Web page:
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Restrictive Lung Disease

What is Restrictive Lung Disease?

Restrictive lung disease, a decrease in the total volume of air that the lungs are able to hold, is often due to a decrease in the elasticity of the lungs themselves or caused by a problem related to the expansion of the chest wall during inhalation. Examples of restrictive lung diseases include asbestosis, sarcoidosis and pulmonary fibrosis.


Symptoms of Restrictive Lung Disease include cough, shortness of breath, wheezing and chest pain.


Diagnostic Testing for lung disease may include any of the following:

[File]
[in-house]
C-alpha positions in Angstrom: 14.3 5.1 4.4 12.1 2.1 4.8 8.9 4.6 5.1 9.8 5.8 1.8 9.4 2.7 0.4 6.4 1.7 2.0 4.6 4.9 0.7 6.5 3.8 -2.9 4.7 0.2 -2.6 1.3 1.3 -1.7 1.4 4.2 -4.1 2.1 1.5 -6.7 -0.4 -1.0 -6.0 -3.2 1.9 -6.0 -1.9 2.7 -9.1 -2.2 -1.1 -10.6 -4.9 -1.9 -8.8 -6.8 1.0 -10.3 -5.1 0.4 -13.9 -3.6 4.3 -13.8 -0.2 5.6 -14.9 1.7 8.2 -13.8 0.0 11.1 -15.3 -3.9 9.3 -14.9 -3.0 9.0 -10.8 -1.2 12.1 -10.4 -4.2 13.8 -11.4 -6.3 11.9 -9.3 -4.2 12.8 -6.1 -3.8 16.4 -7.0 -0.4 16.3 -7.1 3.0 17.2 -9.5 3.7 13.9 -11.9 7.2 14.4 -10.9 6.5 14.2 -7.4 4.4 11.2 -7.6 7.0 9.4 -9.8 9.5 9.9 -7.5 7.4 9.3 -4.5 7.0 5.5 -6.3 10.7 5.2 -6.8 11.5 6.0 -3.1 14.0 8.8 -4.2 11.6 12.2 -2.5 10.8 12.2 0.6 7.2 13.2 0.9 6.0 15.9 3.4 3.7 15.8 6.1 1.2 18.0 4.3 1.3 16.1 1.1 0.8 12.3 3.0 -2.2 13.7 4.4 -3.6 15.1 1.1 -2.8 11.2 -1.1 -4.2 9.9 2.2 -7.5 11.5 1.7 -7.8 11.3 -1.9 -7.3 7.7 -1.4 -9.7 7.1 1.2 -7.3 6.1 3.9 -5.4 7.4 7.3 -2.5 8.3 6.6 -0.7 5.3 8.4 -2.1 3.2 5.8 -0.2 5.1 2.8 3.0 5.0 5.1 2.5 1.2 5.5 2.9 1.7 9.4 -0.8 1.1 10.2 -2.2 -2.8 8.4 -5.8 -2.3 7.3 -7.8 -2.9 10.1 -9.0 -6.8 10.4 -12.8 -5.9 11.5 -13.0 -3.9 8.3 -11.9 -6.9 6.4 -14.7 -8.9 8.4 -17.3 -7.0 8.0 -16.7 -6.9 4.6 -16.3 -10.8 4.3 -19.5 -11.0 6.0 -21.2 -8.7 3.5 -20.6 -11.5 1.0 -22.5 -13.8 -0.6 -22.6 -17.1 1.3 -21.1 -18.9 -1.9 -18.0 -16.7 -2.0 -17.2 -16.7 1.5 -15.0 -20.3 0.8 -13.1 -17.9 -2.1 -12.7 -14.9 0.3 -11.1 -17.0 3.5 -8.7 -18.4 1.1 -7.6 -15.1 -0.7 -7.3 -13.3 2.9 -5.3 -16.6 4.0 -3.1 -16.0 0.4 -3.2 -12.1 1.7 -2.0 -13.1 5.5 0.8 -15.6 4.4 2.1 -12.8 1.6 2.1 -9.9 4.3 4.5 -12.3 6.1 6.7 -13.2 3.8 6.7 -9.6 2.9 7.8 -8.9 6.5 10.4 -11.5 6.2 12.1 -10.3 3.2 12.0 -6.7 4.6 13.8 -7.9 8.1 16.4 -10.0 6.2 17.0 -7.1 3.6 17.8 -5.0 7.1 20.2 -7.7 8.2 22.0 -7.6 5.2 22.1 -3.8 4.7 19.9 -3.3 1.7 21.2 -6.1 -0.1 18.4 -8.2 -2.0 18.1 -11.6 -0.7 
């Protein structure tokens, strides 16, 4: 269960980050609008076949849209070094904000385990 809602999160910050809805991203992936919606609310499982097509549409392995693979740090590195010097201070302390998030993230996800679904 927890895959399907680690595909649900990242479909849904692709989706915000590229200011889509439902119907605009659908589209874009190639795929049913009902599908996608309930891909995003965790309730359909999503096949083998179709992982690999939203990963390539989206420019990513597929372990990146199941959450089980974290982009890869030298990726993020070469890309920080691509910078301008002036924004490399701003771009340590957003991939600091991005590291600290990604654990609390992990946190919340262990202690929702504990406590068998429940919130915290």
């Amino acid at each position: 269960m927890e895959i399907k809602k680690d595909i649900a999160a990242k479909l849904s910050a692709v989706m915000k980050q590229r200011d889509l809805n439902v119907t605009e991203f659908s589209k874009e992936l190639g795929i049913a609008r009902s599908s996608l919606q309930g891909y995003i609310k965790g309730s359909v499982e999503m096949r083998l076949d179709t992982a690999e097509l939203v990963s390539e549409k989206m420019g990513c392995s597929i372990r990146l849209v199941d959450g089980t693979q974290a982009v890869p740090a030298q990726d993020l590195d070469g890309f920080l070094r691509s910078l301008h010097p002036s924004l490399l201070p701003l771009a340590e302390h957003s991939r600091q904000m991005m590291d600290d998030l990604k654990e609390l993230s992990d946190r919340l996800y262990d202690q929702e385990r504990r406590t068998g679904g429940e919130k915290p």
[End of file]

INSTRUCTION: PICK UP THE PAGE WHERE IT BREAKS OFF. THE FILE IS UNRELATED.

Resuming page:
• Pulmonary function tests
  • Chest X-ray
  • CAT scans
  • Bronchoscopy
  • Pulse Oximetry


As with diagnostic testing, treatment of lung disease depends on many factors, such as the type and stage of disease, family history, patient’s medical history, and the health and age of the patient. Any of the following may be used for treating lung disease:

  • Inhalers
  • Expectorants
  • Antibiotics
  • Oxygen therapy
  • Chemotherapy
  • Lung Transplantation

Restrictive Lung Disease is managed by physicians, nurses and other clinical staff in the Division of Pulmonary Medicine at Hopkins Children’s.